The dopesheets for this film are somewhat unusual. There is no standard Army Film and Photo Section cover sheet and so no details of date or cameraman. In the assembly notes that follow Sergeant Hammond is mentioned but he is presumably not the main cameraman. Shooting date probably early- or mid-1945.

The background dopesheet for this film is extremely detailed and gives several pages of notes from an interview with Colonel R Holmes, manager of these road communications. Information given includes the various mileages, servicing regime, accident rate, size of the vehicle fleet and so on.

The 'DC's Bungalow' was the residence of the District Commissioner of Nagaland, India. During the Battle of Kohima, the DC's Bungalow became a key feature of the battlefield. For much of the battle the frontline ran directly through the bungalow's tennis court with British and Japanese troops entrenched on either side.

The Naga people, seen at work at the Servicing Station in Reel 1, are a distinct ethnic group of somewhat unclear ancestry but possibly mixed Mongol and Tibeto-Burmese. They live mostly on the Indo-Burma border in the Indian states of Assam, Manipur and Nagaland and on the border areas of Burma's Sagaing Division. Traditionally headhunters, in the nineteenth century increasing numbers were converted to Christianity by the work of missionaries. During the war they proved helpful to the Allies, providing scouts and guides, and aiding Allied stragglers or crashed airmen. This film provides an interesting record of the people of a traditional society rapidly adapting and using modern technology. Other film about the Nagas can be found at the references below.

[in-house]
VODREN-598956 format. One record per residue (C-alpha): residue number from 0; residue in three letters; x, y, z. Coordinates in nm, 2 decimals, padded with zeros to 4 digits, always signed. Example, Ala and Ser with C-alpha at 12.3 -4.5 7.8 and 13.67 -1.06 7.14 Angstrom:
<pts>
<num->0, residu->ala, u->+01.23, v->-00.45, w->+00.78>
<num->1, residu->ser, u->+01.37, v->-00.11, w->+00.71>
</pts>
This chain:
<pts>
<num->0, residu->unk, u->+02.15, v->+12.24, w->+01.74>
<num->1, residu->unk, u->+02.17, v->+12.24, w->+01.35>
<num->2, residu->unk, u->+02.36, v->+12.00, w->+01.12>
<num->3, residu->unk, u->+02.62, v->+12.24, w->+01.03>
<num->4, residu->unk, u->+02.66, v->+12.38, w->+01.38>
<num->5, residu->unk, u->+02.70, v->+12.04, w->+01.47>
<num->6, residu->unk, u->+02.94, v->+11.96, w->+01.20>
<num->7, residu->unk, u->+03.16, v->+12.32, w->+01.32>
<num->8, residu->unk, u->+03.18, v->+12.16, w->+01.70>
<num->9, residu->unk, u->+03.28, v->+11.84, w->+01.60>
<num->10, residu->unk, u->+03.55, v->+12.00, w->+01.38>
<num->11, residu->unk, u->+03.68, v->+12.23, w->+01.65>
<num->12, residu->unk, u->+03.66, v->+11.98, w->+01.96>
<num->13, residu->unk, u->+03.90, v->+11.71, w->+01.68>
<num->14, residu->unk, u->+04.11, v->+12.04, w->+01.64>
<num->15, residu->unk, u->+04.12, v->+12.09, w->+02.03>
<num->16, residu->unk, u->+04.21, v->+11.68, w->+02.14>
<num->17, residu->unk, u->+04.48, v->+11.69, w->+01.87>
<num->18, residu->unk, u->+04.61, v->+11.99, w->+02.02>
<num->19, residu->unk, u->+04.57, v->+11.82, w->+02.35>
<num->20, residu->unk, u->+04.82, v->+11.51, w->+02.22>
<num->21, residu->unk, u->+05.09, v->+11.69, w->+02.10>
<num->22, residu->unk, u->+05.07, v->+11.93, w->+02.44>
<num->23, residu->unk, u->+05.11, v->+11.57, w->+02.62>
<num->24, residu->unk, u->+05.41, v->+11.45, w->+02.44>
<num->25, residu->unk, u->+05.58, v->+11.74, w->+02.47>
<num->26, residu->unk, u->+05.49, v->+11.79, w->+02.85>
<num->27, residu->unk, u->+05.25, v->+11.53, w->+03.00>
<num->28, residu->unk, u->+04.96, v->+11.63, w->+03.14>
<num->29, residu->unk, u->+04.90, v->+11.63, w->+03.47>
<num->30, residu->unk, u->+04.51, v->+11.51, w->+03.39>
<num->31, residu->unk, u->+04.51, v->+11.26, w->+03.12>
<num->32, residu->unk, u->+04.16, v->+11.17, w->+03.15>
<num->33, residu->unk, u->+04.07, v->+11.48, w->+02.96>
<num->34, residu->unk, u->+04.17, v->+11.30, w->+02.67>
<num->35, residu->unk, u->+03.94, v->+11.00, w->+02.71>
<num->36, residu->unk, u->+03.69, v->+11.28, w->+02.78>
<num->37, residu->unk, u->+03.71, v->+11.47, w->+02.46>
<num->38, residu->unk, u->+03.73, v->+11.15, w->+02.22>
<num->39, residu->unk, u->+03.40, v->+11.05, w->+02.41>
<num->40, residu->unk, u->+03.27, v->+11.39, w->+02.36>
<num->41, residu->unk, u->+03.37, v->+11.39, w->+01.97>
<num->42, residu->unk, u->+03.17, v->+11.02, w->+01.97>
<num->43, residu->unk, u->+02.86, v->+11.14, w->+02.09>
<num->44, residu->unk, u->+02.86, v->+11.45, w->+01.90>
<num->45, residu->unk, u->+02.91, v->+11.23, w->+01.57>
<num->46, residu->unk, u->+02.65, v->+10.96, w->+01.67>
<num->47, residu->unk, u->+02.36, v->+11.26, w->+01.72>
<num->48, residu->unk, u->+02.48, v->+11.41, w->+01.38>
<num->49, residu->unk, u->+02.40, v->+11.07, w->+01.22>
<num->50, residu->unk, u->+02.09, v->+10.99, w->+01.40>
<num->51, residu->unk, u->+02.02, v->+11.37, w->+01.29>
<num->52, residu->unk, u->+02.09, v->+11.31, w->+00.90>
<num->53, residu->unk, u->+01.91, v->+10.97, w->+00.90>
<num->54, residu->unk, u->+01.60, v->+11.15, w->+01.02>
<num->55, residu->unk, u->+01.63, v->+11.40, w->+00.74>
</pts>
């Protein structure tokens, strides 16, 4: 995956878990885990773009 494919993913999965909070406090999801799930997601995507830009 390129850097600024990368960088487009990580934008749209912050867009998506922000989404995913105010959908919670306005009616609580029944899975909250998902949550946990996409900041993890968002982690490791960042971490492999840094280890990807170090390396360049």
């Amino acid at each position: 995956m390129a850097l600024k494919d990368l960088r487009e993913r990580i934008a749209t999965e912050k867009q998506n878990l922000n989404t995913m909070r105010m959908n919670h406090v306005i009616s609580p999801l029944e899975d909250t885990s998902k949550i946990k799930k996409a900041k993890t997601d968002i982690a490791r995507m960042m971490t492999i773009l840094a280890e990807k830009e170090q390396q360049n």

The logistical infrastructure sustaining Allied forces in Burma was the subject of a number of films by Army Film and Photo Unit cameramen. See related items.

Somewhat inexplicably halfway through Reel 2 there is a brief sequence showing the preparation of a captured Japanese flamethrower (Type 93 or Type 100). The footage is not documented on the dopesheet and its provenance is not clear.



Series Title:

Technical Data

Running Time:
17 minutes
Film Gauge (Format):
1458 ft

Production Credits

Production Countries:
War Office Directorate of Public Relations
Hammond, R G (Sergeant)
Production company
SEAC Film Unit



Production Organisations